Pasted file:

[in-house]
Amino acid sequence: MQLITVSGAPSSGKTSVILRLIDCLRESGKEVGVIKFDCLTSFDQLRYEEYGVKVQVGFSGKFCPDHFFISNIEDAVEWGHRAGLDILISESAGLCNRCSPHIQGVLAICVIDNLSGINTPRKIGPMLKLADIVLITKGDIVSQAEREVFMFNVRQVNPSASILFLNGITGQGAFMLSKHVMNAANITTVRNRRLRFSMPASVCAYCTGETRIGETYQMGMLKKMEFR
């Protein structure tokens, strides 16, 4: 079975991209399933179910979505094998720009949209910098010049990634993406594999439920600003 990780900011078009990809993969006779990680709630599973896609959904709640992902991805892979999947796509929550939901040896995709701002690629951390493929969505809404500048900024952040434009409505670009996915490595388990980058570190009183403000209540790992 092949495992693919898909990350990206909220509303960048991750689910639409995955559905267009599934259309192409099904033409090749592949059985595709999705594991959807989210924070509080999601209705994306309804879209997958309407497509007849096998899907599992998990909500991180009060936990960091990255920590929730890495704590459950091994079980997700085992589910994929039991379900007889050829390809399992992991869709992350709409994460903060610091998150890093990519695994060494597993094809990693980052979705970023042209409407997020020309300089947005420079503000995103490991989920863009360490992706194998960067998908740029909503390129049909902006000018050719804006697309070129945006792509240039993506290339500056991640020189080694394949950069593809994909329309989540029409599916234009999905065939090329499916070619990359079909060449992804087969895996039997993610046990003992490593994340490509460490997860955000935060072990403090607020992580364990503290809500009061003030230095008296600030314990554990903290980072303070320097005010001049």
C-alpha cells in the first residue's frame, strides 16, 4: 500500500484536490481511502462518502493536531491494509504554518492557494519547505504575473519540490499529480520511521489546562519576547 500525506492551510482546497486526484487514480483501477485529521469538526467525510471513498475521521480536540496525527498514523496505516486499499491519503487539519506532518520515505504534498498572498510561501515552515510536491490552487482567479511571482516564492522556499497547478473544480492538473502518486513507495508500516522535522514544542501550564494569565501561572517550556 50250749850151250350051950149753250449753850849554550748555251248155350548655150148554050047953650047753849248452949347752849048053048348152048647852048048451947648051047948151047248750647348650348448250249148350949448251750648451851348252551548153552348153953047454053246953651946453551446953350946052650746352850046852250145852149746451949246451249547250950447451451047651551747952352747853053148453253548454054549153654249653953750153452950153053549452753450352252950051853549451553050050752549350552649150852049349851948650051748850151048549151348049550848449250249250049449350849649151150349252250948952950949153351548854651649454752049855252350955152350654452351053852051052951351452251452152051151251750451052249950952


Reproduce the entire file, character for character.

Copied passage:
[in-house]
Amino acid sequence: MQLITVSGAPSSGKTSVILRLIDCLRESGKEVGVIKFDCLTSFDQLRYEEYGVKVQVGFSGKFCPDHFFISNIEDAVEWGHRAGLDILISESAGLCNRCSPHIQGVLAICVIDNLSGINTPRKIGPMLKLADIVLITKGDIVSQAEREVFMFNVRQVNPSASILFLNGITGQGAFMLSKHVMNAANITTVRNRRLRFSMPASVCAYCTGETRIGETYQMGMLKKMEFR
């Protein structure tokens, strides 16, 4: 079975991209399933179910979505094998720009949209910098010049990634993406594999439920600003 990780900011078009990809993969006779990680709630599973896609959904709640992902991805892979999947796509929550939901040896995709701002690629951390493929969505809404500048900024952040434009409505670009996915490595388990980058570190009183403000209540790992 092949495992693919898909990350990206909220509303960048991750689910639409995955559905267009599934259309192409099904033409090749592949059985595709999705594991959807989210924070509080999601209705994306309804879209997958309407497509007849096998899907599992998990909500991180009060936990960091990255920590929730890495704590459950091994079980997700085992589910994929039991379900007889050829390809399992992991869709992350709409994460903060610091998150890093990519695994060494597993094809990693980052979705970023042209409407997020020309300089947005420079503000995103490991989920863009360490992706194998960067998908740029909503390129049909902006000018050719804006697309070129945006792509240039993506290339500056991640020189080694394949950069593809994909329309989540029409599916234009999905065939090329499916070619990359079909060449992804087969895996039997993610046990003992490593994340490509460490997860955000935060072990403090607020992580364990503290809500009061003030230095008296600030314990554990903290980072303070320097005010001049």
C-alpha cells in the first residue's frame, strides 16, 4: 500500500484536490481511502462518502493536531491494509504554518492557494519547505504575473519540490499529480520511521489546562519576547 500525506492551510482546497486526484487514480483501477485529521469538526467525510471513498475521521480536540496525527498514523496505516486499499491519503487539519506532518520515505504534498498572498510561501515552515510536491490552487482567479511571482516564492522556499497547478473544480492538473502518486513507495508500516522535522514544542501550564494569565501561572517550556 50250749850151250350051950149753250449753850849554550748555251248155350548655150148554050047953650047753849248452949347752849048053048348152048647852048048451947648051047948151047248750647348650348448250249148350949448251750648451851348252551548153552348153953047454053246953651946453551446953350946052650746352850046852250145852149746451949246451249547250950447451451047651551747952352747853053148453253548454054549153654249653953750153452950153053549452753450352252950051853549451553050050752549350552649150852049349851948650051748850151048549151348049550848449250249250049449350849649151150349252250948952950949153351548854651649454752049855252350955152350654452351053852051052951351452251452152051151251750451052249950952